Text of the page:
Paul Maitland was a reclusive landscape painter, who largely confined himself to scenes in and around where he lived in Chelsea, including Kensington Gardens, the Chelsea Embankment and views across the river to Battersea.
Born in 1863 in Chelsea, he studied at the Royal College of Art under Theodore Roussel. Through Roussel, Maitland became associated with Whistler and his circle, the ‘London Impressionsists’, including Walter Sickert, Philip Steer, Thomas Brown and Roussel.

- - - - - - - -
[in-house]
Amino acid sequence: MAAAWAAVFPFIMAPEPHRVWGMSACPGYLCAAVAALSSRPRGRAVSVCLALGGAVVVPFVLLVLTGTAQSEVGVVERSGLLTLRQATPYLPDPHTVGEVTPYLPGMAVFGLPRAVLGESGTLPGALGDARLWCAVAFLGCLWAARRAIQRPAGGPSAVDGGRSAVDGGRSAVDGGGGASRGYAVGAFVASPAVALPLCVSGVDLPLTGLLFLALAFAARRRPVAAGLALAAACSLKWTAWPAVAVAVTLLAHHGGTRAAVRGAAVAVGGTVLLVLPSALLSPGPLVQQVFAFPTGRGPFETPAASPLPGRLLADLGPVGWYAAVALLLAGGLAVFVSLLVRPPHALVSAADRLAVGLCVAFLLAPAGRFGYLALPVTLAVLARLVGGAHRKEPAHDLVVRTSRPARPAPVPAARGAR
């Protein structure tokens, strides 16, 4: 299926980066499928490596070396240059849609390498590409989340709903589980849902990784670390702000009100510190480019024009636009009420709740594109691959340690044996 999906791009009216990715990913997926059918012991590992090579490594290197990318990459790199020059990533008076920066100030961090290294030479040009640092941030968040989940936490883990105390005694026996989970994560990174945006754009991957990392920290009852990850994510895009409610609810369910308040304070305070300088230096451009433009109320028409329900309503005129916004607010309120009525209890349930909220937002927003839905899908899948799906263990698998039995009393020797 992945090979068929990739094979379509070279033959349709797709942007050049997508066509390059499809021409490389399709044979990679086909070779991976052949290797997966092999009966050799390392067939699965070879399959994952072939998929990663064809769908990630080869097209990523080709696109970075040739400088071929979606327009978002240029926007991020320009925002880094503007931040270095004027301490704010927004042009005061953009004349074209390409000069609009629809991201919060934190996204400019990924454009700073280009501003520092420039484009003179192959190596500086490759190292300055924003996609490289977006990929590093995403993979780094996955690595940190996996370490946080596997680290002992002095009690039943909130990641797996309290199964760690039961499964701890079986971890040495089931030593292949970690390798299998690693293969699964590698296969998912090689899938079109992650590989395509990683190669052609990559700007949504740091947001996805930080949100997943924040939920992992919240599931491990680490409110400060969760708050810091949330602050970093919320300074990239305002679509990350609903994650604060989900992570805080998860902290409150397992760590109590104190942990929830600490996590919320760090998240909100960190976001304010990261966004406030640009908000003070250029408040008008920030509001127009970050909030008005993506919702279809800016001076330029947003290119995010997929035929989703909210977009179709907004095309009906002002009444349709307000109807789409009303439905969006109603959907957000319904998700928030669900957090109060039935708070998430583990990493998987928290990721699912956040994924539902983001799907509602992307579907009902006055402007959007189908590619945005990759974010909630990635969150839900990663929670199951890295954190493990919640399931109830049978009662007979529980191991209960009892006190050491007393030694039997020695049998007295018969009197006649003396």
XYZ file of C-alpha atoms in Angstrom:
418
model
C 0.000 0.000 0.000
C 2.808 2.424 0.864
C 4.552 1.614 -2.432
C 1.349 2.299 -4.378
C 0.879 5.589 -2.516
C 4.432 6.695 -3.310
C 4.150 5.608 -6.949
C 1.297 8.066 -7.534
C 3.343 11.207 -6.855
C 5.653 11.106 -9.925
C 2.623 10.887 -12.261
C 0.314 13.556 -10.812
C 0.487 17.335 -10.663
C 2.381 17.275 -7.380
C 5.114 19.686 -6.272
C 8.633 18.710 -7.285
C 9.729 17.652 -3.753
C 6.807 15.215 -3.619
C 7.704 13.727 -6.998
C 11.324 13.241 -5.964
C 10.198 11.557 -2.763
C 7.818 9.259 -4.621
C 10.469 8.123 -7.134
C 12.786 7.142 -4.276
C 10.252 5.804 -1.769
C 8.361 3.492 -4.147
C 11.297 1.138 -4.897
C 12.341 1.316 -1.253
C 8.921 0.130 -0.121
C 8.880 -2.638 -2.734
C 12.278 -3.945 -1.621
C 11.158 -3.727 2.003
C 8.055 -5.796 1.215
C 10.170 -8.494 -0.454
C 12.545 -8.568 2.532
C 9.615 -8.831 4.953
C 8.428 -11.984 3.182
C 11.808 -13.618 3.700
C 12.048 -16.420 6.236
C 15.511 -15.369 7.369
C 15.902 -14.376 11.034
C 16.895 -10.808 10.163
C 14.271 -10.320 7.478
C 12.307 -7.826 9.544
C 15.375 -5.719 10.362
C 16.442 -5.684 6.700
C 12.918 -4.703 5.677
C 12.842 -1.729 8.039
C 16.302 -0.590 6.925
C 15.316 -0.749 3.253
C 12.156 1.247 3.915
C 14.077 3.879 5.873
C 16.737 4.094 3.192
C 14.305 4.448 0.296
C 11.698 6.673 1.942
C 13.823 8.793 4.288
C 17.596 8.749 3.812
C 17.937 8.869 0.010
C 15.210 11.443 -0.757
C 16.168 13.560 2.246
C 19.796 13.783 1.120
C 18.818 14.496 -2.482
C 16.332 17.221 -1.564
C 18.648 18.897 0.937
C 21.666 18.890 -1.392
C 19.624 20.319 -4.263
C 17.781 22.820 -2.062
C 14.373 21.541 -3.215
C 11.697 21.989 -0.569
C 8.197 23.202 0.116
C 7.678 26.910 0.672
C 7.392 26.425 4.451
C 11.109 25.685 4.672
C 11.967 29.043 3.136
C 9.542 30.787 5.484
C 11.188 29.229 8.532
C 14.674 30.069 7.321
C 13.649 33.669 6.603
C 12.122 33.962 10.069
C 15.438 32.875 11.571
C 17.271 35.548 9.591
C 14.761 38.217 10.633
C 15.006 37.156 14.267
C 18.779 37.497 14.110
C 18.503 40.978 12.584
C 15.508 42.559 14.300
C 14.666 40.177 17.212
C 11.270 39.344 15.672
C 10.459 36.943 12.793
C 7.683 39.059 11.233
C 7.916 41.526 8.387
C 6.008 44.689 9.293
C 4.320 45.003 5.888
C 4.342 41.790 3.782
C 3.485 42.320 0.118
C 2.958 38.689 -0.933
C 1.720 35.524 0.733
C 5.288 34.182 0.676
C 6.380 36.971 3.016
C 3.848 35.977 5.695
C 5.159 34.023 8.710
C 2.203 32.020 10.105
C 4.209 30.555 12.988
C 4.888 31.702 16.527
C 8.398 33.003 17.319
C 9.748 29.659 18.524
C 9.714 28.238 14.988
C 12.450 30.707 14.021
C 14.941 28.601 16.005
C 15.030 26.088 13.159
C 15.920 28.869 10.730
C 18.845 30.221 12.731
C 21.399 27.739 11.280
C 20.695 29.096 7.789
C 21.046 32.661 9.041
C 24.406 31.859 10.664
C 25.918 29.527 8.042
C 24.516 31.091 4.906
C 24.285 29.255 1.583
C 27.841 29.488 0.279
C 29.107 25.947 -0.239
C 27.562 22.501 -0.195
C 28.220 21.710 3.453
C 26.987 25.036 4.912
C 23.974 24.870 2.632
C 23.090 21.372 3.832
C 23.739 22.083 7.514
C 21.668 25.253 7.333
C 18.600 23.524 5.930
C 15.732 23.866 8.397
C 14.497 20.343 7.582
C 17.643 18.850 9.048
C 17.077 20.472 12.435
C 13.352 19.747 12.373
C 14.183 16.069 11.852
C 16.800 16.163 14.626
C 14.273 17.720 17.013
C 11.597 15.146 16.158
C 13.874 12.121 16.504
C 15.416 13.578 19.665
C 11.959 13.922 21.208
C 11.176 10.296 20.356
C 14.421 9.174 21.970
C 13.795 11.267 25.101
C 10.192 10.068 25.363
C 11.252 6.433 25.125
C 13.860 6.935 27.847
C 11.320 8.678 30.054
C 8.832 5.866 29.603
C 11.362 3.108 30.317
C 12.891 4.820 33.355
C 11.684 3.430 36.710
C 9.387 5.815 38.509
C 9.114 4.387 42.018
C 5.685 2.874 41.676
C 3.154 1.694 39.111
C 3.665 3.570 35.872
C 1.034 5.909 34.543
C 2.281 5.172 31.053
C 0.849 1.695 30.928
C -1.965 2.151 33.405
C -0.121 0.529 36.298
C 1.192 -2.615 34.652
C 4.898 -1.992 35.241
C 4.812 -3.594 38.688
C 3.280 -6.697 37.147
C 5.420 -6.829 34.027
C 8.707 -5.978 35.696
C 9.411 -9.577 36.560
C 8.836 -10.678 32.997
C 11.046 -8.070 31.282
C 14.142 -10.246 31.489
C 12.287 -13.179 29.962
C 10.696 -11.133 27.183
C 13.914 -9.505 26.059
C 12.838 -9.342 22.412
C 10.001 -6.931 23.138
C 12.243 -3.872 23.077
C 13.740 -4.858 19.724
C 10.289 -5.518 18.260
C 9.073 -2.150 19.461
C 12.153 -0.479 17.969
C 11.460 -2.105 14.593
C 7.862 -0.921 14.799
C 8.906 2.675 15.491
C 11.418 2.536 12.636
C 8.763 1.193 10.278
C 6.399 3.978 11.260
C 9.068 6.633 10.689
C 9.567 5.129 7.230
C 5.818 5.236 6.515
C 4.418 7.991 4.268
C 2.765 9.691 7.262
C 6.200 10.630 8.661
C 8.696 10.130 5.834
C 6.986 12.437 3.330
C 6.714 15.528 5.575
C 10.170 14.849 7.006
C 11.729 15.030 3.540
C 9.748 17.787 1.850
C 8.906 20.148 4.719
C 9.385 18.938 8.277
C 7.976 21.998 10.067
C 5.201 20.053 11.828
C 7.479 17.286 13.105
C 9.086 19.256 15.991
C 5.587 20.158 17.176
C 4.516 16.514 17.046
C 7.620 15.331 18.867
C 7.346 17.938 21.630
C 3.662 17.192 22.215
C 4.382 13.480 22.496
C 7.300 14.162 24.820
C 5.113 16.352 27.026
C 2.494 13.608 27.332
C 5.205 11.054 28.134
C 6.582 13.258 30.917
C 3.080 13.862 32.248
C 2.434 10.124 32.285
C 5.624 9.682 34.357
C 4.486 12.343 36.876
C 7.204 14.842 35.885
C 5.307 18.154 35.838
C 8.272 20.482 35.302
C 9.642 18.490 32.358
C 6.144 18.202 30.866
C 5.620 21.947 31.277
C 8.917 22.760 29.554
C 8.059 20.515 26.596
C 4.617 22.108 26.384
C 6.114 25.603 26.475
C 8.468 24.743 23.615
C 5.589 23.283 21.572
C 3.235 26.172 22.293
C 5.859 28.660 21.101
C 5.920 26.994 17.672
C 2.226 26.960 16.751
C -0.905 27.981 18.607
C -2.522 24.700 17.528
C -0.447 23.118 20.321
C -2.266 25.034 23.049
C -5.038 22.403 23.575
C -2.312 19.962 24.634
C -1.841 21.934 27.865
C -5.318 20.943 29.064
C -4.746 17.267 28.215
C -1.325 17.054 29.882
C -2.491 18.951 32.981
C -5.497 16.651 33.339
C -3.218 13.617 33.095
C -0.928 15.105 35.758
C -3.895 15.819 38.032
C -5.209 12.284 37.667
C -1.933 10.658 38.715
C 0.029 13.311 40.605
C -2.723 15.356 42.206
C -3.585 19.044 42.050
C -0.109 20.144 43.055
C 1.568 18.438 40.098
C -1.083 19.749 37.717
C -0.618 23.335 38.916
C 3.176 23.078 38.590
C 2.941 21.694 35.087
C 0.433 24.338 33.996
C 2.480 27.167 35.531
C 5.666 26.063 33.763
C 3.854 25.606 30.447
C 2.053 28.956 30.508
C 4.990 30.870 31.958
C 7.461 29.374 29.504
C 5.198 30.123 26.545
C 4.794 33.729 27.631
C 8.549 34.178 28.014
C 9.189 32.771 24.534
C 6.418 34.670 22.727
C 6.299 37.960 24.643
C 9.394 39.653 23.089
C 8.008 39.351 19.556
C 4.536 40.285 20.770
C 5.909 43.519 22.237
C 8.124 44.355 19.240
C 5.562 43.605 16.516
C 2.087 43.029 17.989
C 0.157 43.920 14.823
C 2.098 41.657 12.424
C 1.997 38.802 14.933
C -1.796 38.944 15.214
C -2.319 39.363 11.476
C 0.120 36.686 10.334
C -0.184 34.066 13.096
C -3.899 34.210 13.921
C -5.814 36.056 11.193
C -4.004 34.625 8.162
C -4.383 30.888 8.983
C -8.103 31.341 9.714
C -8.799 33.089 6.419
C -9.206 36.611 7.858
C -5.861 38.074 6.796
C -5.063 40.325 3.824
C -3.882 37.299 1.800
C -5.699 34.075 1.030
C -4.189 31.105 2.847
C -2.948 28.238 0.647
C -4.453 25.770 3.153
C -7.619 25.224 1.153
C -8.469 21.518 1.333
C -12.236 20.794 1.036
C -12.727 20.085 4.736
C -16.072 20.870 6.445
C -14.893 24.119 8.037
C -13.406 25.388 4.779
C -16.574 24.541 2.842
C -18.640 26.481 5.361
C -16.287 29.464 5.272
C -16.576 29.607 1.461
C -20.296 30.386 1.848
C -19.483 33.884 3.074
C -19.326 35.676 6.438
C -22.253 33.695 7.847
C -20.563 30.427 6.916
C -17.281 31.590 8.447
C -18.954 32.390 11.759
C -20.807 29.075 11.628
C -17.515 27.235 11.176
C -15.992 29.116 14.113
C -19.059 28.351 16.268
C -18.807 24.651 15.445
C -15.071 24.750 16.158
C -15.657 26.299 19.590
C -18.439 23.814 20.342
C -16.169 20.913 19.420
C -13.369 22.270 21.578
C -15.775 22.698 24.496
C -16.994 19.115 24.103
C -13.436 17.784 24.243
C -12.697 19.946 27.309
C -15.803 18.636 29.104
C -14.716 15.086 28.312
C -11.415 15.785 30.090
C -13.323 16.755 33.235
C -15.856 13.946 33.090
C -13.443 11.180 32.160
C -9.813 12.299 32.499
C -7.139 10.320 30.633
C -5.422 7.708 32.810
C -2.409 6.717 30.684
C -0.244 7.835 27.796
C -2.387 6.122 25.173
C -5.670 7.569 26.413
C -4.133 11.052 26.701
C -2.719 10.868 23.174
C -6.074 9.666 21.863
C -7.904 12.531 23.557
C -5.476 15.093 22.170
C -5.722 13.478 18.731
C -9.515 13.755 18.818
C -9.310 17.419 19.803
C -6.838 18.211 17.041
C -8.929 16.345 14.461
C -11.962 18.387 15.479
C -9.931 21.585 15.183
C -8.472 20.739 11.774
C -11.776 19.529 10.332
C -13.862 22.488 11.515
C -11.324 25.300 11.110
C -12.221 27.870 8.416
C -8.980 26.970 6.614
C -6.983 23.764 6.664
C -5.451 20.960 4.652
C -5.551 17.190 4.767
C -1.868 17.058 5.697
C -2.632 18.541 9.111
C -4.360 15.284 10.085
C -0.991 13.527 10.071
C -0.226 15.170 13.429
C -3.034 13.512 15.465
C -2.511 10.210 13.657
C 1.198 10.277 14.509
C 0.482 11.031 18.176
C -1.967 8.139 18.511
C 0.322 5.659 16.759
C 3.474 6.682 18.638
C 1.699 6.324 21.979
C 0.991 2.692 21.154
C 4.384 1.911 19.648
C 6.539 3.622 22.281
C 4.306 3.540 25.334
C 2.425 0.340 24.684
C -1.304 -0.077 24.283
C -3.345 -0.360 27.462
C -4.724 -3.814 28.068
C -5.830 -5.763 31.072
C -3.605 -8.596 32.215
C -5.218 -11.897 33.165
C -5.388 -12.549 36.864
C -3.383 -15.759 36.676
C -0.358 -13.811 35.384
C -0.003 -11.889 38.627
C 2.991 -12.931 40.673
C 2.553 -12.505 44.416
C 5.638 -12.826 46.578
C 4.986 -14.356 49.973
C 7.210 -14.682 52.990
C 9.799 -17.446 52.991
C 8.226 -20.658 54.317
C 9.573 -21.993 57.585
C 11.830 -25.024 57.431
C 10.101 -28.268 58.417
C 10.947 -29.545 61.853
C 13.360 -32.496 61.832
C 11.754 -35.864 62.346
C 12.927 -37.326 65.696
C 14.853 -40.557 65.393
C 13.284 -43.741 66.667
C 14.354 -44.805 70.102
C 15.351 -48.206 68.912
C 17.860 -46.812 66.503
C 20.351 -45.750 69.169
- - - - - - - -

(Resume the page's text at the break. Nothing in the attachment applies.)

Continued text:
Until the beginning of the nineteenth century Chelsea had been a village with numerous pottery studios and its own cottage garden industry. Eventually it was enveloped by the urban industrial sprawl of the city and became met with the cold indifference of artists who wanted to seek out the ideal of beauty in the Parks and Gardens of London. Maitland, Sickert and Whistler went against the grain, immortalising the industrial landscapes along the Thames. Here Whistler’s influence is evident in Maitland’s work, particularly in his murky, impressionistic handling of the paint.